18. Megnyc

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    One thing I also like to do when making corrections is to account for the additional increase in blood sugar before the insulin will take effect.
    For example, current blood sugar is 210, it takes 25 minutes for apidra to have a measurable effect for me, so I scroll back 25 minutes and see my bg was 170 so I rose 40 points in 25 minutes and presumably will rise another 40 points in the next 25 minutes so I correct for a 250 instead of a 210. I would not do this without a CGM but with it I know I will catch any lows this causes before they become problems.

    I probably have 10-15 "tricks" like this I use that I will type out here at some point. The reason I didn't bring them up before is because I still remember being 15 quite well (sometimes not too fondly :rolleyes:). Maddie has just started using the Dexcom and I personally in her shoes would not want to be overloaded with additional things I had to do in addition to actually wearing the CGM. My suggestion which could be a completely horrible idea would be to focus at first on things you could do without requiring Maddie to do anything else but talk through your reasoning behind them (ex: adjust carb ratios with cgm data) with her. At some point you may want to add things like this but I would try to make the cgm as unintrusive as possible right now. This is coming from someone who spent the majority of high school wanting to "lose" my transmitter somewhere at the bottom of the Atlantic Ocean :D. I love it now and can't imagine life without it but had my parents/endo not been very careful with how it was introduced I may have been turned away from it forever.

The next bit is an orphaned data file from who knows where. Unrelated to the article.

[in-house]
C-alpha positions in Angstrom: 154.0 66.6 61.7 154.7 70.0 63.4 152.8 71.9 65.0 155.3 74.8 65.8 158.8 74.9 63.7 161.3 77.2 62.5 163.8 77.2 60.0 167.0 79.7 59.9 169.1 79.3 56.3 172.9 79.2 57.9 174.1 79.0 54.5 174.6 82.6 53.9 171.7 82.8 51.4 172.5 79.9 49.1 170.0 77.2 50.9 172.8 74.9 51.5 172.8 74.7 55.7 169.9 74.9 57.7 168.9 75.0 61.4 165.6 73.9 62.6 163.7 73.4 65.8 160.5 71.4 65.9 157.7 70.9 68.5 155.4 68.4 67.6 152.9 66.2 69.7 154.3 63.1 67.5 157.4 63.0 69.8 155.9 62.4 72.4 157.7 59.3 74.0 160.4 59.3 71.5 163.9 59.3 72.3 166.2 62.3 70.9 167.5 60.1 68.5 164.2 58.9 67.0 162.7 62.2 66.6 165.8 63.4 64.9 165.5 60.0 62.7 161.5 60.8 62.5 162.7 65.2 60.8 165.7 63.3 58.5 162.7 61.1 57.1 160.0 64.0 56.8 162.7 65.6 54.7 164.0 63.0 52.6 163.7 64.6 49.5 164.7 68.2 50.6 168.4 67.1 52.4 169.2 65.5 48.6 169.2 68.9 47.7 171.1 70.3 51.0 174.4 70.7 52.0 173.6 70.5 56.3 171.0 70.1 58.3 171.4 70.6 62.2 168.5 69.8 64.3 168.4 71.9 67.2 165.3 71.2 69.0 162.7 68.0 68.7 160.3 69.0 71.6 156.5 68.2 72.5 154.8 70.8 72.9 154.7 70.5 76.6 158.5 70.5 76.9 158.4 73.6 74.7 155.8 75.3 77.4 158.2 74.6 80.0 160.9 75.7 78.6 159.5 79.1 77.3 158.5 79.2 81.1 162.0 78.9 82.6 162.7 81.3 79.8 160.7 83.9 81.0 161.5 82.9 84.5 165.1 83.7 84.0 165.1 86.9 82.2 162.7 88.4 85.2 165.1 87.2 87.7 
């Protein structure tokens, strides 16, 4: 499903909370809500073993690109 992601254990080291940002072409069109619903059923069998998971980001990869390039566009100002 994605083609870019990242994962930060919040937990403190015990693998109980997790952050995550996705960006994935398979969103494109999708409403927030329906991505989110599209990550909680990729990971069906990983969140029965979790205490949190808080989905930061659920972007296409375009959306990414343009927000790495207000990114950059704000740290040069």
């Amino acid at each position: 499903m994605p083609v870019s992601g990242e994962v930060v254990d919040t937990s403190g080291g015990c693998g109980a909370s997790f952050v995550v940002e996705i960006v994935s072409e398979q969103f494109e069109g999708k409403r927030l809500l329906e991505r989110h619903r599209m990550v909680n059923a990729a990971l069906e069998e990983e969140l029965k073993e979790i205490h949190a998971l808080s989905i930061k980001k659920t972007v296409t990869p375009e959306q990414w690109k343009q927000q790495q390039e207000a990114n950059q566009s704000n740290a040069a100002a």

Dexcom people: Can you scroll back on the G4? I remember not being able to on the 7+ but I am not sure if that changed. That would effect the feasibility of my first suggestion.
     
  19. Sarah Maddie's Mom

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    That's a good caution, Meg - I hear you.;) Thanks

    Yes, you can scroll back 24 hours in various increments.
     
  20. dianas

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    On the Dexcom Gen 4 receiver you can still only view the graph for the past 24 hours not the precise values like you can with Medtronic.